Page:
Hopes of a housing recovery in the second half of 2011 were dashed when low consumer confidence, high unemployment and the debt crisis debacle were exacerbated by Standard & Poor's downgrade of the United States' credit rating. In August, S&P demoted the U.S., Freddie Mac and Fannie Mae (two government-sponsored mortgage entities) from AAA ratings to AA+. The first-ever downgrade of the U.S. was expected to cause interest rates to rise. Instead, it had the opposite effect. Low interest rates have set off a new surge in refinance applications, but it has done little to help most homebuyers who can't qualify under current strict lender requirements. Nationally, home prices declined approximately 5 percent between March 2010 and March 2011, according to Fiserv, a company that provides data analysis for the financial services industry. Fiserv expects home prices to decline another 3.1 percent by March 2012 and possibly increase 2.7 percent nationally in the first quarter...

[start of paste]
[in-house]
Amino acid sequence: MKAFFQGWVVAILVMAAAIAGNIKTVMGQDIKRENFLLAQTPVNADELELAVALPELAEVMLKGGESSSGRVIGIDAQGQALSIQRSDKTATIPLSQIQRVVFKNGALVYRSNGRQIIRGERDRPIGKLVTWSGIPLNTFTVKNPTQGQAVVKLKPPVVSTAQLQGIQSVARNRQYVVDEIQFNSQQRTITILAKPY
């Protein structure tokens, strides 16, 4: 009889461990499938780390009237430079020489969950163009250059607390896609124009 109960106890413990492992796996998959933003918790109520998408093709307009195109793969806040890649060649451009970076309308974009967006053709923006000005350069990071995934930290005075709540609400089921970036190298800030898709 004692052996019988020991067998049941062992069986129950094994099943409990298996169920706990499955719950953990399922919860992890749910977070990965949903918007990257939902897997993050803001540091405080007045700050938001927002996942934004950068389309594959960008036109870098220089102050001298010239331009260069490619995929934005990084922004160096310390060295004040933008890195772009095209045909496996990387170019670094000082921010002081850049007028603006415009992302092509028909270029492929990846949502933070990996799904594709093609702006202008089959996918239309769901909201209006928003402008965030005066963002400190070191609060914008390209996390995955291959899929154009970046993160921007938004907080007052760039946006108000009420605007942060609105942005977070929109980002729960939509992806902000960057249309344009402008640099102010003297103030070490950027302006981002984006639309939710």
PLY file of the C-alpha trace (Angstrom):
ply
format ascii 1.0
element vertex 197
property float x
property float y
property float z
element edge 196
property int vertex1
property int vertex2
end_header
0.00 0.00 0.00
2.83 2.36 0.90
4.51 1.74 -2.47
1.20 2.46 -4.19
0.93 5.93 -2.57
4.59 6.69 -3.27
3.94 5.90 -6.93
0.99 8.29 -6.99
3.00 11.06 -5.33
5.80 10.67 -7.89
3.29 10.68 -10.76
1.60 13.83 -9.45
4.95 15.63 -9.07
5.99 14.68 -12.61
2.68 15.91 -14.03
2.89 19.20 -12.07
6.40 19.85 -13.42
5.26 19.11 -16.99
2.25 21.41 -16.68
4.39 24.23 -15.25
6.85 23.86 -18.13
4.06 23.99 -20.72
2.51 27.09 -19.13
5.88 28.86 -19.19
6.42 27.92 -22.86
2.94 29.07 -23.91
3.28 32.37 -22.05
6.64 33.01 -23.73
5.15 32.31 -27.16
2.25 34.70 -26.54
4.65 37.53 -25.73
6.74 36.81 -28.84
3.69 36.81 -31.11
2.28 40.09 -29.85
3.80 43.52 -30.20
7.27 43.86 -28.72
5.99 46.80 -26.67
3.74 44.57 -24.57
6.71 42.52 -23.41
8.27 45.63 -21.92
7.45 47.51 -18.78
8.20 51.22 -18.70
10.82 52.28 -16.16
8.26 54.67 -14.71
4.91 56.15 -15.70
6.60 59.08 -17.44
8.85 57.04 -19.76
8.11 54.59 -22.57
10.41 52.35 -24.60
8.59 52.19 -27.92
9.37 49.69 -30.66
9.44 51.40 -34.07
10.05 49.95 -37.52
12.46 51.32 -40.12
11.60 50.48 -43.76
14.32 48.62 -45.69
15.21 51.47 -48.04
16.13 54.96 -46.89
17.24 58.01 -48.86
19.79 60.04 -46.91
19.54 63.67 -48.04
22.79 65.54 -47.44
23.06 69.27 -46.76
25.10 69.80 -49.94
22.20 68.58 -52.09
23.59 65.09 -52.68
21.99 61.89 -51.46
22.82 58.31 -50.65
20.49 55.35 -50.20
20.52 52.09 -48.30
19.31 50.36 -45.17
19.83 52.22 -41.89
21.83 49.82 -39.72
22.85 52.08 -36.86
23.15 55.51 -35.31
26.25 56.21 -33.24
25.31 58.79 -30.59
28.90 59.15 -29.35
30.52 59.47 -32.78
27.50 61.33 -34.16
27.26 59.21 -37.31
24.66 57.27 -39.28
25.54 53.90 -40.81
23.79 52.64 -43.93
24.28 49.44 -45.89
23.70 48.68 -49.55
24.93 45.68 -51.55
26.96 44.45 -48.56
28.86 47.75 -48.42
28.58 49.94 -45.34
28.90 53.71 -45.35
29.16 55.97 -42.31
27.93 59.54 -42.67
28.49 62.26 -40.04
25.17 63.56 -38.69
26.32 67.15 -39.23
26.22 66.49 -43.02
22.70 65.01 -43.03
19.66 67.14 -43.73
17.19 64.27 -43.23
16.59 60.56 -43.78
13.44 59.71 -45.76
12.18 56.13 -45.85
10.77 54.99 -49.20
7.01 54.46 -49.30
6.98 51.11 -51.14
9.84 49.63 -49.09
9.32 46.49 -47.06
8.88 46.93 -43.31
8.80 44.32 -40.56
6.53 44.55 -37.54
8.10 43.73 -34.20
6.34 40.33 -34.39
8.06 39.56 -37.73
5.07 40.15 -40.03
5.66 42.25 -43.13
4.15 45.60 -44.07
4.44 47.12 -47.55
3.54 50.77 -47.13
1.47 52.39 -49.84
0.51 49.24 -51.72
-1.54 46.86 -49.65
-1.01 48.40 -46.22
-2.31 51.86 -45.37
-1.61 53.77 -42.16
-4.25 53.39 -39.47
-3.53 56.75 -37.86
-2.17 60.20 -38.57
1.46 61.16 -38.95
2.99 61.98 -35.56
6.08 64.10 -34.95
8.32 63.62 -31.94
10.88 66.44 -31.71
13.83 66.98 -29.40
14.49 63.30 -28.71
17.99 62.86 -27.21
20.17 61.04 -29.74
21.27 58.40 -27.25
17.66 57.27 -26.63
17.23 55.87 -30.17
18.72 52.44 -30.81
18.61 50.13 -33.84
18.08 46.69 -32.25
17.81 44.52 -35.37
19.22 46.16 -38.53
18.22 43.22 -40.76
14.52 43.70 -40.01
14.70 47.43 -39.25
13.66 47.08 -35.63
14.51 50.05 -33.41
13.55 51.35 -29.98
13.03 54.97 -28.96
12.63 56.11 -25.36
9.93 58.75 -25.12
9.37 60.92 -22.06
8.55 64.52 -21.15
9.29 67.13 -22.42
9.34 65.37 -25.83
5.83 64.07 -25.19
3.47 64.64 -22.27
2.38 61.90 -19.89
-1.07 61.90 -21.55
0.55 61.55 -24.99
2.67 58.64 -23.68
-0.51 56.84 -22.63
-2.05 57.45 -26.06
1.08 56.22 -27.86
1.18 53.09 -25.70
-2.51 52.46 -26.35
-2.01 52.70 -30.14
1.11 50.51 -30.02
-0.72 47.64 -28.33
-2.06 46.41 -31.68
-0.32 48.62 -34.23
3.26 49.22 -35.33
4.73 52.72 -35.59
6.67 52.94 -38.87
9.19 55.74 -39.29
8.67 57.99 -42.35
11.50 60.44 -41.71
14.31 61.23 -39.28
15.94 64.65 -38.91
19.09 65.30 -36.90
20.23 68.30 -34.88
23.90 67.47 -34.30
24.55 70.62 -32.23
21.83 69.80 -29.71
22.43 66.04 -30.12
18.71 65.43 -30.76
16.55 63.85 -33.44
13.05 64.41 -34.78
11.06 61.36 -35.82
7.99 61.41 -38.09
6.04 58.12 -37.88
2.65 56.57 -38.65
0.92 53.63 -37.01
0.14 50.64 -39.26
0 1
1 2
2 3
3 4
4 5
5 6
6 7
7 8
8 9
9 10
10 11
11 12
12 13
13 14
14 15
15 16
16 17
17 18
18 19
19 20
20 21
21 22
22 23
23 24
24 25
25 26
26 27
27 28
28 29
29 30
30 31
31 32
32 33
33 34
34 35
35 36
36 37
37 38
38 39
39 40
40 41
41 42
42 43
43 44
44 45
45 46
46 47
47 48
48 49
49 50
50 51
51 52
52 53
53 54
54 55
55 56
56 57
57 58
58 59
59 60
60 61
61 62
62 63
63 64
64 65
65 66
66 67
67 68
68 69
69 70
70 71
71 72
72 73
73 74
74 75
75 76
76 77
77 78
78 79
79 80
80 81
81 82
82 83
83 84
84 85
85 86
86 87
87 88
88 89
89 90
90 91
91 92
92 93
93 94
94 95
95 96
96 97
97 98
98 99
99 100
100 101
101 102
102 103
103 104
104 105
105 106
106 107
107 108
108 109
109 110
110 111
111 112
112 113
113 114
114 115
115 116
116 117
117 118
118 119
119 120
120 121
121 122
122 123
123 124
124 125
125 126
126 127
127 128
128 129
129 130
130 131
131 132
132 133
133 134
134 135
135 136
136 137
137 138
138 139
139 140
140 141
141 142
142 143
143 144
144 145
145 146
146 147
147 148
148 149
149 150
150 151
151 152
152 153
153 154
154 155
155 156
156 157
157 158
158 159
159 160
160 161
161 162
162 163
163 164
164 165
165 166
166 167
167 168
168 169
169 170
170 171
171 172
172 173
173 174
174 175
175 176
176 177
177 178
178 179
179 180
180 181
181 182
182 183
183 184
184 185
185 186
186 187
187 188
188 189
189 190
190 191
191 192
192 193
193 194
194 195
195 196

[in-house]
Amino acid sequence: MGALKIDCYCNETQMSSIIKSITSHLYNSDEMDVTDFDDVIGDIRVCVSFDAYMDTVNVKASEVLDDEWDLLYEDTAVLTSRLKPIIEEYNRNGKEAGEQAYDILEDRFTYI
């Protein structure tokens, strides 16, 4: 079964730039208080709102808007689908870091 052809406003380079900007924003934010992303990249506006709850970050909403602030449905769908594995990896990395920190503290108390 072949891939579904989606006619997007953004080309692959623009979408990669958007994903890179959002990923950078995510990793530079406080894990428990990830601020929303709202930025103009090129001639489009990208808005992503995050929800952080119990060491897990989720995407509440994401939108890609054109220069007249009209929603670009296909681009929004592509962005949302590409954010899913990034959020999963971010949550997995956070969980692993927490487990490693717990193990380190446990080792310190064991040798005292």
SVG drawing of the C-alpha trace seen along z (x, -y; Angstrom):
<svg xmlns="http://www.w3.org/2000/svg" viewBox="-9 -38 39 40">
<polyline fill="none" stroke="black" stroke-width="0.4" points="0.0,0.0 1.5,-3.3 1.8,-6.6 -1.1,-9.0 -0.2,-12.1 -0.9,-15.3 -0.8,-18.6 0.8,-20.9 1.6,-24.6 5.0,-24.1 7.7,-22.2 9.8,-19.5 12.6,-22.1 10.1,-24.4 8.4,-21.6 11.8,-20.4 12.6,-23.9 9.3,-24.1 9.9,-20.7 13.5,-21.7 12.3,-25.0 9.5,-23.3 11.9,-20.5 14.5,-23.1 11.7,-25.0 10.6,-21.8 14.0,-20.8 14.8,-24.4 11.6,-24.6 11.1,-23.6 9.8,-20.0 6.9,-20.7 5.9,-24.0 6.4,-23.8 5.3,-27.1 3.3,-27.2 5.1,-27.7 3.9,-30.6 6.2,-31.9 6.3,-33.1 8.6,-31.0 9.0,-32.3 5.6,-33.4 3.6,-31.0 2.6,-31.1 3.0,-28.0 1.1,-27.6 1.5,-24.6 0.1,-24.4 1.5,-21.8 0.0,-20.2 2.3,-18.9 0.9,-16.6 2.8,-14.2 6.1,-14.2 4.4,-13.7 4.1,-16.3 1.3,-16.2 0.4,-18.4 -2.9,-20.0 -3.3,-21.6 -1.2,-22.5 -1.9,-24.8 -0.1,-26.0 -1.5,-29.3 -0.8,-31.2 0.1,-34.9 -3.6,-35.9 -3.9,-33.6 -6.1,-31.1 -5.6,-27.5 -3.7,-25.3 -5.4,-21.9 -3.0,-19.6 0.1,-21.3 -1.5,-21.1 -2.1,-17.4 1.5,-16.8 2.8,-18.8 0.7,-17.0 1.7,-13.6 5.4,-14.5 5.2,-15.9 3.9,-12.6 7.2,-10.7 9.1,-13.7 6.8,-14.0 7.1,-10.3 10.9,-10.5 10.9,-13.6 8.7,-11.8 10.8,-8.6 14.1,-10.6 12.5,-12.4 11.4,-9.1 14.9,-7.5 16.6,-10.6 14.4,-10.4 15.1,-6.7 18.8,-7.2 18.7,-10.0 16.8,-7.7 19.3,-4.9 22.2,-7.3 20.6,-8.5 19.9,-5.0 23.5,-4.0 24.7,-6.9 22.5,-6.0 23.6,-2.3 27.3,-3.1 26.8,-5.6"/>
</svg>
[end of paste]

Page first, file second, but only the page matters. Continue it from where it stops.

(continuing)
by Brad Inman | on Mar 21, 2017
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